And lead us not into temptation;

but deliver us from evil.

 

For thine is the kingdom,

the power and the glory,

for ever and ever.   Amen.

 

Hymn (Tune: St Bernard)

 

Ye hear how kindly he invites;
ye hear his words so blest:
'all ye that labour come to me,
and I will give you rest.'

Wash thou my wounds in that dear blood,
which forth from thee doth flow;
new grace, new hope inspire, a new
and better heart bestow.

 

 

Ninth Station: Jesus Falls for a Third Time

 

We adore You, O Christ, and we bless You.

Because by your holy Cross You have redeemed the world.

 

Scripture Reflection:  Ill-treated and afflicted, he never opened his mouth, like a lamb led to the slaughter house. (Isaiah 53:7)

 

Reflection in the time of pandemic:  Jesus falls for the third time, and in this moment he must have wondered if he would ever get up. Every part of his body is shattered, and even with Simon carrying the cross he can barely put one foot in front of the other. We see the images of the nurses with faces marked and chafed by the elastic of masks, exhausted after twelve, fourteen and sixteen hour shifts. We see them slumped in hospital corridors, defeated by the amount of suffering they are witnessing. And we see the single mother, living with three children in one room in a London flat, worn down by trying to cope. As we look, perhaps we can make out the faint outline of a person sitting in the corridor with the nurse, and on the carpet of the flat with the mother. They do not say anything, but just accompany them in their despair. That figure is Christ: fallen for the third time; with us in our moments of gravest despair; understanding exactly how we feel; never leaving us on our own.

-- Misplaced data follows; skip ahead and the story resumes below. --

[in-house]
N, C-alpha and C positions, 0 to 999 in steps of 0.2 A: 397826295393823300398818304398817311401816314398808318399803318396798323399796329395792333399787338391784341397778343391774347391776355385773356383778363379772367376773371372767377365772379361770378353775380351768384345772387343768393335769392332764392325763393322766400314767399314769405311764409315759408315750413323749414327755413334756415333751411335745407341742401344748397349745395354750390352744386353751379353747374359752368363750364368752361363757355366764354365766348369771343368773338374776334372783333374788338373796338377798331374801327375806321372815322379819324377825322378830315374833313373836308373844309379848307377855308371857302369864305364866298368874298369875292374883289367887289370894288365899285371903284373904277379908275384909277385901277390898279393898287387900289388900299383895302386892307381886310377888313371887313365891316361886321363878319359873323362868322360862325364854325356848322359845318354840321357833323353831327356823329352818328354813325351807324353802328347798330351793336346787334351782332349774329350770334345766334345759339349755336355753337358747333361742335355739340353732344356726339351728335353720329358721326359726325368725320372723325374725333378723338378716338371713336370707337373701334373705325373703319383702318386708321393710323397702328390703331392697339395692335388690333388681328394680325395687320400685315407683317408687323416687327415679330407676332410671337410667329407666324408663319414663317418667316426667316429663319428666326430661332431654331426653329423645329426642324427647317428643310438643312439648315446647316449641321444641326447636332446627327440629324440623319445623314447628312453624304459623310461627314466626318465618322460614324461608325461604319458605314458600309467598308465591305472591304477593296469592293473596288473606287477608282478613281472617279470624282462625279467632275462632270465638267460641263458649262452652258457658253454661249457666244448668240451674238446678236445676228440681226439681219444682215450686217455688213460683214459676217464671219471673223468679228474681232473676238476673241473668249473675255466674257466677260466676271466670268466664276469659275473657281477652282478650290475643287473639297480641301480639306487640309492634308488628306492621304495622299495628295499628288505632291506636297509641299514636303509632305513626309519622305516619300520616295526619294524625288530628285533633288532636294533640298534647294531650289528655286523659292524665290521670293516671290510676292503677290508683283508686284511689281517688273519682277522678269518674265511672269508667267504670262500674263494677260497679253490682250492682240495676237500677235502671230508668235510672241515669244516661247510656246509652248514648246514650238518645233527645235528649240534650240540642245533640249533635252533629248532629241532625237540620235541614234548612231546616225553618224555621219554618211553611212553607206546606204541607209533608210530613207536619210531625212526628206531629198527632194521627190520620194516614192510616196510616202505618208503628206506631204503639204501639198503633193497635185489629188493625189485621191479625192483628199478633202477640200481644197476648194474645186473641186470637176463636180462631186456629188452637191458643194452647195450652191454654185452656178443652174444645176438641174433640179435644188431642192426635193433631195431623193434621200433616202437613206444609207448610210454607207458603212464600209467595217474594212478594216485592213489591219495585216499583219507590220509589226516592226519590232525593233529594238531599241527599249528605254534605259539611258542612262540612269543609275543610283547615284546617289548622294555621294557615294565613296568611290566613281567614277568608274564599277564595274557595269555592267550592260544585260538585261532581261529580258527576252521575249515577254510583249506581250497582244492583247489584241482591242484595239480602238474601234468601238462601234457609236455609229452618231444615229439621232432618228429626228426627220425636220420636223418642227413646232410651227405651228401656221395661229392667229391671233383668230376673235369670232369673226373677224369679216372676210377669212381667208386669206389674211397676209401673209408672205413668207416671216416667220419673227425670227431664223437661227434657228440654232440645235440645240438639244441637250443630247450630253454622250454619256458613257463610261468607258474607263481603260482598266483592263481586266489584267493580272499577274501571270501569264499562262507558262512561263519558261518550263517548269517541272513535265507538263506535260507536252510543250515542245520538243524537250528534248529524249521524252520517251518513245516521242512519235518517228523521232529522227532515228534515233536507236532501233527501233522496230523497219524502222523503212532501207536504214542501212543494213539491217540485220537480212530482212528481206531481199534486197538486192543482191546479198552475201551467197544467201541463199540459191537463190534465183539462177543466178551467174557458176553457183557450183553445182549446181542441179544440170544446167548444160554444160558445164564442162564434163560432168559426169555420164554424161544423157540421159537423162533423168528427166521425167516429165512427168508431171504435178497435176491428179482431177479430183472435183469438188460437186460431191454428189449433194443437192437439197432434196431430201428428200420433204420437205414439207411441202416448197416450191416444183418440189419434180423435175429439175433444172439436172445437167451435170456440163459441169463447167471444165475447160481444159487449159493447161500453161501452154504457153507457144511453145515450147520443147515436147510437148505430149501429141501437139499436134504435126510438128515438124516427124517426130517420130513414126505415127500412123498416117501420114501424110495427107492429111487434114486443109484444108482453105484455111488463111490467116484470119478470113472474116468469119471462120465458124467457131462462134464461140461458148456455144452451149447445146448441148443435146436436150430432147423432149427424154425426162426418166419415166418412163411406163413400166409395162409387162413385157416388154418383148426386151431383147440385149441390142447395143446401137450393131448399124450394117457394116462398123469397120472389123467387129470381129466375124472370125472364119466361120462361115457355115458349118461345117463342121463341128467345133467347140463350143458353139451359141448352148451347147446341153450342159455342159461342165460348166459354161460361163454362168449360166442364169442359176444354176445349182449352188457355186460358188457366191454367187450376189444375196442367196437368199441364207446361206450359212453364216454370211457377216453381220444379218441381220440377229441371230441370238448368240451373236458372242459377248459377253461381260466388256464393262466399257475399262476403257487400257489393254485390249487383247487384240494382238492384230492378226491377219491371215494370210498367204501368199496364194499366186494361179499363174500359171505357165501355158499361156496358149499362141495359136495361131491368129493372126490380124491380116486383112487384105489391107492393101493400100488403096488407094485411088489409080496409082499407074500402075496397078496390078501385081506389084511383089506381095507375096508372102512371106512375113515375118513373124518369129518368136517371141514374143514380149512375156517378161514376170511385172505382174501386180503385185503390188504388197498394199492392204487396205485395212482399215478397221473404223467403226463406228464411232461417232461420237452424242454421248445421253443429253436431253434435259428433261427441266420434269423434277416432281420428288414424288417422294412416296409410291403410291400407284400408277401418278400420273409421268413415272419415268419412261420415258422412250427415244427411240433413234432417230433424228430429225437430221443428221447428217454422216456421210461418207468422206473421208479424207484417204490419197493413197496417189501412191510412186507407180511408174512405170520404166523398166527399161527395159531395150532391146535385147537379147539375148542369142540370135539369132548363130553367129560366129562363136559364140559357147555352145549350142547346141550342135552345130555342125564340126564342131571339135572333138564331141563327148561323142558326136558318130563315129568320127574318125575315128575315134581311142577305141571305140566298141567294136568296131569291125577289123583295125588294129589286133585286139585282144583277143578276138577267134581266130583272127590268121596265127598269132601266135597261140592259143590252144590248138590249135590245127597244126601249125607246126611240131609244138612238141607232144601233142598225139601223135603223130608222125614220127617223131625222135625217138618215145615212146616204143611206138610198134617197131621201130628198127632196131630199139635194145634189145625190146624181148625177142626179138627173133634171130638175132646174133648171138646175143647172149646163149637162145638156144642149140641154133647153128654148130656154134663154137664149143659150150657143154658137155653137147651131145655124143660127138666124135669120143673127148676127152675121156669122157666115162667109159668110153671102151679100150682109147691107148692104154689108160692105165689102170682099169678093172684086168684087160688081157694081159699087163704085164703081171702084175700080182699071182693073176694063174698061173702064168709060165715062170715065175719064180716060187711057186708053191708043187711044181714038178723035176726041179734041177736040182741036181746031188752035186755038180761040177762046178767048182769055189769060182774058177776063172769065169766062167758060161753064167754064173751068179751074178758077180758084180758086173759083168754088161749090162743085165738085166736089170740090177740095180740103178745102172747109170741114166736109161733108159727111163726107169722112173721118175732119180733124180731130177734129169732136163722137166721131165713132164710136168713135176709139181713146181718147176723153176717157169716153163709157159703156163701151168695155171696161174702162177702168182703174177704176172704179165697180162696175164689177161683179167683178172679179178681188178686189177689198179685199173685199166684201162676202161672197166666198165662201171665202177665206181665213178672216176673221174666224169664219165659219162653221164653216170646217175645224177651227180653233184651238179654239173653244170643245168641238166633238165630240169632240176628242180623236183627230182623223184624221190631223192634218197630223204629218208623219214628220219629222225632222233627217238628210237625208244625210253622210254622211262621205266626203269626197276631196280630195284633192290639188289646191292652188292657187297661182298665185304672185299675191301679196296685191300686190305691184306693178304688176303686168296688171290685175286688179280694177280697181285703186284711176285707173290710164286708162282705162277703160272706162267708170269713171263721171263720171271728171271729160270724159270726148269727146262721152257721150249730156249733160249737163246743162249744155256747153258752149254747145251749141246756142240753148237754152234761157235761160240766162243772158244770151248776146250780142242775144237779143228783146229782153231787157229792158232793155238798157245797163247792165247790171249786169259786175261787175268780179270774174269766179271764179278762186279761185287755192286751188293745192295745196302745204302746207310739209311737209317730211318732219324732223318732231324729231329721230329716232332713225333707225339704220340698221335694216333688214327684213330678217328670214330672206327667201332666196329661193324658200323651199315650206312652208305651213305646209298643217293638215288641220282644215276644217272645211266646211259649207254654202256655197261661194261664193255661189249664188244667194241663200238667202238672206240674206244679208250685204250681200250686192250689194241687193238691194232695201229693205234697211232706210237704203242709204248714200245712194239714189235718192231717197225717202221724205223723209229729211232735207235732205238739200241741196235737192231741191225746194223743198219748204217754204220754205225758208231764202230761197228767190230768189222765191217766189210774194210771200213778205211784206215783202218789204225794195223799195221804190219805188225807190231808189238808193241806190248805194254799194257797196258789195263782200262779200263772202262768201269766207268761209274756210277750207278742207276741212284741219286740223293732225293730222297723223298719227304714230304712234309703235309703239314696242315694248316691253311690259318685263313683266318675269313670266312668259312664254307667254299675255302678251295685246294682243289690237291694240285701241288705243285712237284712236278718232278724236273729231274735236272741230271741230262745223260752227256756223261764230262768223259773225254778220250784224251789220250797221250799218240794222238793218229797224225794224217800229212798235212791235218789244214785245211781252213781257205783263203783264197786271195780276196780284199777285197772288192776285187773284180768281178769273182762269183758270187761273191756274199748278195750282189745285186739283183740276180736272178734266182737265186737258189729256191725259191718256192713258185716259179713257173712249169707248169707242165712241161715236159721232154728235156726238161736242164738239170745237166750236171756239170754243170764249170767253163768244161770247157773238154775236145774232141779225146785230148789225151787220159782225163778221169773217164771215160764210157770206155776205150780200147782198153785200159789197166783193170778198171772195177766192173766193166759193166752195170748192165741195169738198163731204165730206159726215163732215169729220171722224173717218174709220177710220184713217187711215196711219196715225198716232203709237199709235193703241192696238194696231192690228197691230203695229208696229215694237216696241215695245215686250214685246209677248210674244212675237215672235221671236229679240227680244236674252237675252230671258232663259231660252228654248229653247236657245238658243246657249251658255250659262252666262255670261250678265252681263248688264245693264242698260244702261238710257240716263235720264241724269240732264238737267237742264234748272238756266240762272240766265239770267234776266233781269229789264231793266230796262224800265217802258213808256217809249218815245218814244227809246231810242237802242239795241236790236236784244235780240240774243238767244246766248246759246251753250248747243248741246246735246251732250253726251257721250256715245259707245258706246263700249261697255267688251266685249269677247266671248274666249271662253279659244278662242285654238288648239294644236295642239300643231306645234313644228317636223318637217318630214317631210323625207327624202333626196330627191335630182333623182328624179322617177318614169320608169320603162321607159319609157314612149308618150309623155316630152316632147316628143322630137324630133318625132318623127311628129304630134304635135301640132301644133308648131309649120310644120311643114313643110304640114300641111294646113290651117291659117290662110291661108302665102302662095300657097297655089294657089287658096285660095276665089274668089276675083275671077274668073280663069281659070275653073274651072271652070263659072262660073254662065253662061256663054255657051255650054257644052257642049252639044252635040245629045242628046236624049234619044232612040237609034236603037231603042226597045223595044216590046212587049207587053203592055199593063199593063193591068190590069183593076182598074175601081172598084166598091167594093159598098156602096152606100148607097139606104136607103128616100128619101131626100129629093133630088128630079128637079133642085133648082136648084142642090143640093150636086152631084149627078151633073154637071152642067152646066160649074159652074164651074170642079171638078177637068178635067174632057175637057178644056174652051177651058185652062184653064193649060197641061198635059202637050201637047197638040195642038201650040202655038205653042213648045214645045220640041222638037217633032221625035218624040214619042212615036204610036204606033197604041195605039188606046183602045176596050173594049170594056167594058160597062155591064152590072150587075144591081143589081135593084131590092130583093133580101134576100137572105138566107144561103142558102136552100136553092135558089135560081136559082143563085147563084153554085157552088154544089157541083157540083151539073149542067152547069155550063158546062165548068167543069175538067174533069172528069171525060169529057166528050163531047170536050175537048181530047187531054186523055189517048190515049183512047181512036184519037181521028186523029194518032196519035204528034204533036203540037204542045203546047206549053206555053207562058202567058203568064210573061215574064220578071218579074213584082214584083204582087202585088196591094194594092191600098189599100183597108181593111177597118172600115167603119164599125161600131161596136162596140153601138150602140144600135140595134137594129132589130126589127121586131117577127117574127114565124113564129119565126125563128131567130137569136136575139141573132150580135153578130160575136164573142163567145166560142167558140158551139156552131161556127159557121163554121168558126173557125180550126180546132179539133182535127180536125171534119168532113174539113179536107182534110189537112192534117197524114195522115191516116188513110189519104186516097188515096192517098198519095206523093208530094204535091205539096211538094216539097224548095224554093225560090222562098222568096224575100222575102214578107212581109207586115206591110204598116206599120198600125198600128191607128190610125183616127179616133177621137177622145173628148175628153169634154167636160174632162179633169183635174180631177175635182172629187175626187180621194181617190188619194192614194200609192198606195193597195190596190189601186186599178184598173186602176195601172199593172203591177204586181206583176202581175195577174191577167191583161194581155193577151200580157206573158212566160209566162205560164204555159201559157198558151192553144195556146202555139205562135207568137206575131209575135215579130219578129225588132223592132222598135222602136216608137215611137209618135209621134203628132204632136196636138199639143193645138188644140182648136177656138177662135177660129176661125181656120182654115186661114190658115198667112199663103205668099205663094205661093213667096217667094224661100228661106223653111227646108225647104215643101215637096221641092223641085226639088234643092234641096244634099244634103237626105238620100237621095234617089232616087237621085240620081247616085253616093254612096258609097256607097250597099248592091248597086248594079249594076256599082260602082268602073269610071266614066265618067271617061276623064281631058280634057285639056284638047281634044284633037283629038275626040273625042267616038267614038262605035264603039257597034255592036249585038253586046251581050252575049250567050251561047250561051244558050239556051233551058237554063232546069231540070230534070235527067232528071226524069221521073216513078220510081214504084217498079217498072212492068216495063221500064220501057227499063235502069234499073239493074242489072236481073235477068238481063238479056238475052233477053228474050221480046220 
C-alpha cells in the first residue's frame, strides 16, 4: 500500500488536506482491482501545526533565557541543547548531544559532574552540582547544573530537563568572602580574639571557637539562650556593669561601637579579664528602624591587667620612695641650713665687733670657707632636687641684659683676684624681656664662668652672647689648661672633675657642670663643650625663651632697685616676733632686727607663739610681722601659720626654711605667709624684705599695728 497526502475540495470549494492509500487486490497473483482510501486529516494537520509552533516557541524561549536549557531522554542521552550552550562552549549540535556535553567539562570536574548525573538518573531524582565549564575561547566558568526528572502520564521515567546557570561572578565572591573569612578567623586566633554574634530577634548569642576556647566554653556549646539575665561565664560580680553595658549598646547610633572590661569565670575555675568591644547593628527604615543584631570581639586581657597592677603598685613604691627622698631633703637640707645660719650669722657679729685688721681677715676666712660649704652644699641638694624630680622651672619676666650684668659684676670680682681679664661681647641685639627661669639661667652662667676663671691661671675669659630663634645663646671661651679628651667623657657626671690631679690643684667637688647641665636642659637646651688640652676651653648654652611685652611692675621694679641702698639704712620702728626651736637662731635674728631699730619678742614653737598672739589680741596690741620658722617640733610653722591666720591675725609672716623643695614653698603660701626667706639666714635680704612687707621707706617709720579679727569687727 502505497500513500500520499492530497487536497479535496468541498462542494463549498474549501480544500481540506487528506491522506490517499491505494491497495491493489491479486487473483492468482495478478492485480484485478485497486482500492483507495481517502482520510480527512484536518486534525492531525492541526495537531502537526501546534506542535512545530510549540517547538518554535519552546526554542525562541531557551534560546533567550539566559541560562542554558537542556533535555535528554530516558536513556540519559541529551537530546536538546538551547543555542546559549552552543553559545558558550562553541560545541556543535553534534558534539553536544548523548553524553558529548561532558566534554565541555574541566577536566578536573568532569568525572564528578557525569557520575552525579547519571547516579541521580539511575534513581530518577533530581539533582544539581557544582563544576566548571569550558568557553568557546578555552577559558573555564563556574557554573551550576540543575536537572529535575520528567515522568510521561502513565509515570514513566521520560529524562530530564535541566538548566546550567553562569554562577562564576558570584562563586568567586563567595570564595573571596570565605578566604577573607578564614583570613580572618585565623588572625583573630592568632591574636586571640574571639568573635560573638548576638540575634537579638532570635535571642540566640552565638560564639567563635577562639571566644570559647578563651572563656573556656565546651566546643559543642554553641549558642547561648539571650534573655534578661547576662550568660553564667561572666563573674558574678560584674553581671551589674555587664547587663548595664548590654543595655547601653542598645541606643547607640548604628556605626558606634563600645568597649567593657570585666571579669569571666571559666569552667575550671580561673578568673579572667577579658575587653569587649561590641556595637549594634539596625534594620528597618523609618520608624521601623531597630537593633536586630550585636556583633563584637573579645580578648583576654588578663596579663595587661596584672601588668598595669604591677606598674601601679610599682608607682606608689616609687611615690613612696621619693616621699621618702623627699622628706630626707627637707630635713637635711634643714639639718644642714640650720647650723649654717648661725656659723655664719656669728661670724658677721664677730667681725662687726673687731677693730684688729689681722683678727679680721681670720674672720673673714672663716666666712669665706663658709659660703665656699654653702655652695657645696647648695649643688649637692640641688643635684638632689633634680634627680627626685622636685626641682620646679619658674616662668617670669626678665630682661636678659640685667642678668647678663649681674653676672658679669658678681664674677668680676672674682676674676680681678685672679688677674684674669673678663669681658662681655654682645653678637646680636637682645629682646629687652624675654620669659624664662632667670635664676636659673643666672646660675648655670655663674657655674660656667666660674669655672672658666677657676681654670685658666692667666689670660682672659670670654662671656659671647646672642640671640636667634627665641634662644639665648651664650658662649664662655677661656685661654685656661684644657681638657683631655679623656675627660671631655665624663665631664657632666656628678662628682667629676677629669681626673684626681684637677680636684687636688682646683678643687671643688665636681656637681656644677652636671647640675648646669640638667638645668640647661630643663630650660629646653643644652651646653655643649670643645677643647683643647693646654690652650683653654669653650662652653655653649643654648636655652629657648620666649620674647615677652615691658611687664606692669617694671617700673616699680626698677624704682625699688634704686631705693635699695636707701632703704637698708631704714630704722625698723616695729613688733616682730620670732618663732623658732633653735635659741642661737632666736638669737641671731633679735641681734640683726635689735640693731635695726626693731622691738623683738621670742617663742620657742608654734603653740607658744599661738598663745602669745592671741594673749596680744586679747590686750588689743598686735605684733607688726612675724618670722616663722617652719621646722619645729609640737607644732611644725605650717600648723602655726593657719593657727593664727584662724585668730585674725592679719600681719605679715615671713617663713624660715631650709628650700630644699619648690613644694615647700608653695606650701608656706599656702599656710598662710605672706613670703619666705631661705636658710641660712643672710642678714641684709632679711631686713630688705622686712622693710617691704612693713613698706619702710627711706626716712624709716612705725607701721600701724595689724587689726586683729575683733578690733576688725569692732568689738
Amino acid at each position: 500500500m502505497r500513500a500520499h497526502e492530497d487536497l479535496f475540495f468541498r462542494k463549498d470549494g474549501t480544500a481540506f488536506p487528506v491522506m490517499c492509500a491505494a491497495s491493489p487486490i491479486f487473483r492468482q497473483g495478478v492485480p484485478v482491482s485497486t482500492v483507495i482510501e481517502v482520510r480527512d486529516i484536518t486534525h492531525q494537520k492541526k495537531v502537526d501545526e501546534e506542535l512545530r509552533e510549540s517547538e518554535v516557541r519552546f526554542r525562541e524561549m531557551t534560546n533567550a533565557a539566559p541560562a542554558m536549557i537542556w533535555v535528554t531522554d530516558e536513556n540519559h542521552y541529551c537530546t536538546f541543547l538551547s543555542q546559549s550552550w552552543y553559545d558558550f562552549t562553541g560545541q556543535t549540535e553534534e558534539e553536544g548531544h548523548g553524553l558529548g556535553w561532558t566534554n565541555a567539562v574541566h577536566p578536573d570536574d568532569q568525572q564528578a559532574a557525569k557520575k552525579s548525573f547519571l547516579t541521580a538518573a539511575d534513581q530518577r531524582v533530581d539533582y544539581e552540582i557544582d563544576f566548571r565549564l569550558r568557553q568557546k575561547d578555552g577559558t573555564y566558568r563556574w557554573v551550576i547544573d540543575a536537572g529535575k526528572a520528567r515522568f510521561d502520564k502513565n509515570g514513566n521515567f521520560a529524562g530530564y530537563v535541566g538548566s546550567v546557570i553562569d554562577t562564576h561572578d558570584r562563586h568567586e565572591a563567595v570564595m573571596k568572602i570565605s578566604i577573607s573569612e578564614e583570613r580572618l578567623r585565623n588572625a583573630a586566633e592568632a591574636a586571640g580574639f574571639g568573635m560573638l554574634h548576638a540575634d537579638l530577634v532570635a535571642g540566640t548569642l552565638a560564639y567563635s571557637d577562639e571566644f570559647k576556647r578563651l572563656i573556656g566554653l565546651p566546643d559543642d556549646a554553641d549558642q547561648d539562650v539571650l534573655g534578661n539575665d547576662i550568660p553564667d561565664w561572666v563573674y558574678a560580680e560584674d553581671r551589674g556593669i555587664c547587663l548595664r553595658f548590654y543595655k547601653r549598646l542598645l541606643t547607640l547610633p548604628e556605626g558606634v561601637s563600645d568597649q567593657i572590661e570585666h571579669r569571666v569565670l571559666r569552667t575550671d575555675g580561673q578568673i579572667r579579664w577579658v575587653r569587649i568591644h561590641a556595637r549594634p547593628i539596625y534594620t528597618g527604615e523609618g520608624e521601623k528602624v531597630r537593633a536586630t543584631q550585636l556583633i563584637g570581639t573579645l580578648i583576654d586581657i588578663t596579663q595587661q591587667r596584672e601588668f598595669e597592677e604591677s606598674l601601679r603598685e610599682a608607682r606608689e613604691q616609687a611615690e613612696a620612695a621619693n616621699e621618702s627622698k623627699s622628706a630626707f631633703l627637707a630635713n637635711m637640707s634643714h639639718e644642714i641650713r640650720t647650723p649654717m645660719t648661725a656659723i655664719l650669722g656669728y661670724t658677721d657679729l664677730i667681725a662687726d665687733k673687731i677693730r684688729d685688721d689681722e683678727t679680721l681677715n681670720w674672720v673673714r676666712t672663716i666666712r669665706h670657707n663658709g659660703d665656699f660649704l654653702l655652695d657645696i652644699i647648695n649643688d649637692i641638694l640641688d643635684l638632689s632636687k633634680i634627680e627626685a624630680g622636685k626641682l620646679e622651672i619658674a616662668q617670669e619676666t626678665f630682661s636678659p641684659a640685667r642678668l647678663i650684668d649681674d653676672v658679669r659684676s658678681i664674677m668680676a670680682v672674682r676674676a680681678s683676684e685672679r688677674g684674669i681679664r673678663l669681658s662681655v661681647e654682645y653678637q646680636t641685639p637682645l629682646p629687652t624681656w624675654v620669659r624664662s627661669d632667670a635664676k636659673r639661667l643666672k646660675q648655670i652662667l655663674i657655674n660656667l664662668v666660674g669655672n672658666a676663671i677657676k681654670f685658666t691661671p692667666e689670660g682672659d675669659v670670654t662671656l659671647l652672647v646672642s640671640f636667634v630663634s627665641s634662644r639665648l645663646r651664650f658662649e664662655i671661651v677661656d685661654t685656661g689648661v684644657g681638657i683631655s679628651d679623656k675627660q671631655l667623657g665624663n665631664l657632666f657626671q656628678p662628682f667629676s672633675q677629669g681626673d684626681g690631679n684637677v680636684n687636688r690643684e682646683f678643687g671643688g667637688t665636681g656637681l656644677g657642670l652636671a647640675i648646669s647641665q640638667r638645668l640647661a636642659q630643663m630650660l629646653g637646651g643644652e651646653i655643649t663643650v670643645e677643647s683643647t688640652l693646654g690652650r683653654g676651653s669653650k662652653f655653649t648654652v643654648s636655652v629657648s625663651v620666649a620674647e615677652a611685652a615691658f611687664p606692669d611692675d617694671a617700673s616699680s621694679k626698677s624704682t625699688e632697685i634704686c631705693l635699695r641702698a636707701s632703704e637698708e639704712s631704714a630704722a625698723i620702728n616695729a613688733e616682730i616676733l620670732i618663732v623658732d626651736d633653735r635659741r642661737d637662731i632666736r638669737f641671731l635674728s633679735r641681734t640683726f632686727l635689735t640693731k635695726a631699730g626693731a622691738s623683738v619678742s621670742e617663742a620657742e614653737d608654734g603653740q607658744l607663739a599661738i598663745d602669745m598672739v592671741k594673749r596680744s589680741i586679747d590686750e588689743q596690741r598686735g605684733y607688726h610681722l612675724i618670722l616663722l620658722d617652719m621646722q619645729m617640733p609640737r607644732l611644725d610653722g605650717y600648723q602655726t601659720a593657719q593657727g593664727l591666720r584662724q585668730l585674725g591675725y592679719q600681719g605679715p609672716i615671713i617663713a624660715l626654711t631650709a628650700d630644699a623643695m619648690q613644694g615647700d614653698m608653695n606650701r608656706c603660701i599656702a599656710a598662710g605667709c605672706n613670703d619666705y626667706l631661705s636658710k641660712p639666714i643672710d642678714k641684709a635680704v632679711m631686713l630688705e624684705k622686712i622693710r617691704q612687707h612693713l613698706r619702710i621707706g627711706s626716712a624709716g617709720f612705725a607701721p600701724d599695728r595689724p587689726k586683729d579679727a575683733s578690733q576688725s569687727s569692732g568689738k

Lord Jesus, save and sanctify your Church,

save and sanctify us.

 

Holy God,

Holy and strong,

Holy and immortal,

have mercy on us.

 

Hymn (Tune Gerontius)

 

O generous love! that he who smote
in man for ma the foe,
the double agony in Man
for man should undergo.

And in the garden secretly,
and on the cross on high,
should teach his brethren, and inspire
to suffer and to die.

 

 

Tenth Station: Jesus is stripped of his garments